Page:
Genetic diversity is an important component of biodiversity, providing the means for species to evolve and adapt in changing environments. Although regions that retain high genetic diversity provide ideal targets for conservation due to their evolutionary potential, they have been poorly mapped in the Neotropics. Here, we mapped genetic diversity, expressed in this study by nucleotide diversity, for five lizards, four amphibians, and one spider widely distributed in the Brazilian Caatinga, a semiarid vegetation. We identified areas that contain higher genetic diversity, which may be used to establish conservation priorities for the region, and evaluated their representativeness within strict nature reserves. Our results show that only 1.5% of the areas holding higher genetic diversity are within strict nature reserves. However, we show that very high genetic diversity regions are overrepresented inside strict nature reserves and encompass areas such as “Brejo Paraibano”, Catimbau National Park, and part of the Borborema plateau. Thus, the maintenance of biota’s evolutionary potential relies upon the inclusion of areas with higher genetic diversity in future conservation planning.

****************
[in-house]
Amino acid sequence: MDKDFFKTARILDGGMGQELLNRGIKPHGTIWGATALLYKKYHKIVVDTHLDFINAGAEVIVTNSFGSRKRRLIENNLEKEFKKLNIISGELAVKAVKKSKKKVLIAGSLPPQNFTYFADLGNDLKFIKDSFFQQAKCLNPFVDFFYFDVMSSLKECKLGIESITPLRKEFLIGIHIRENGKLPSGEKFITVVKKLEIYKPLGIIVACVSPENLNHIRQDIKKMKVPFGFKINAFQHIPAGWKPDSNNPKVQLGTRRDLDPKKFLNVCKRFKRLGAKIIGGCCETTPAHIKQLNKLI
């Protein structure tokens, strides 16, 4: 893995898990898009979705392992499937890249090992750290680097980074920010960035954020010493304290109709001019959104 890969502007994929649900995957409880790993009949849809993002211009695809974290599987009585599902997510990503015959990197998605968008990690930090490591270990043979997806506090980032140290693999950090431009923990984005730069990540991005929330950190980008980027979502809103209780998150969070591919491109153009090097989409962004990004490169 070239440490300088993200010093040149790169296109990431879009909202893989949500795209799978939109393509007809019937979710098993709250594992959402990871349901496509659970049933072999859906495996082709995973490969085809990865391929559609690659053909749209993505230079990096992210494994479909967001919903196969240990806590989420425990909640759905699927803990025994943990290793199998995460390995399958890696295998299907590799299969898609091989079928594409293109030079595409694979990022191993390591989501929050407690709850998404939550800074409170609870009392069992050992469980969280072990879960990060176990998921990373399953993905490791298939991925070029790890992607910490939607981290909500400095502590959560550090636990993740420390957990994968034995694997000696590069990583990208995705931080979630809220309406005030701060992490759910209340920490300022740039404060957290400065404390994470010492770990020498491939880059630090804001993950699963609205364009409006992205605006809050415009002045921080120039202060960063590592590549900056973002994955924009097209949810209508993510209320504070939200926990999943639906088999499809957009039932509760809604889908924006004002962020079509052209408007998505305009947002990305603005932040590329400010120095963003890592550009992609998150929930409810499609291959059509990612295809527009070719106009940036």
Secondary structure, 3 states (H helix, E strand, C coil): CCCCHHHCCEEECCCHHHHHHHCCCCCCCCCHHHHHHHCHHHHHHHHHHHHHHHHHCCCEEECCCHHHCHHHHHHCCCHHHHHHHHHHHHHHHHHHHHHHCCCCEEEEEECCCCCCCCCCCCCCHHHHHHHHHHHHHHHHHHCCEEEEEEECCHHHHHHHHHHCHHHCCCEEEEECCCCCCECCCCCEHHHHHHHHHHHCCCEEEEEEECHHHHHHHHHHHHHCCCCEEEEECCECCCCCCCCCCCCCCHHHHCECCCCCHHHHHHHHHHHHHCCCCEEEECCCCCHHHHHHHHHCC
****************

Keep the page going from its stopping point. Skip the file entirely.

All Science Journal Classification (ASJC) codes
- Ecology, Evolution, Behavior and Systematics
- Nature and Landscape Conservation
- Genetic diversity
- Mitochondrial DNA
- Priority areas
- Wildlife conservation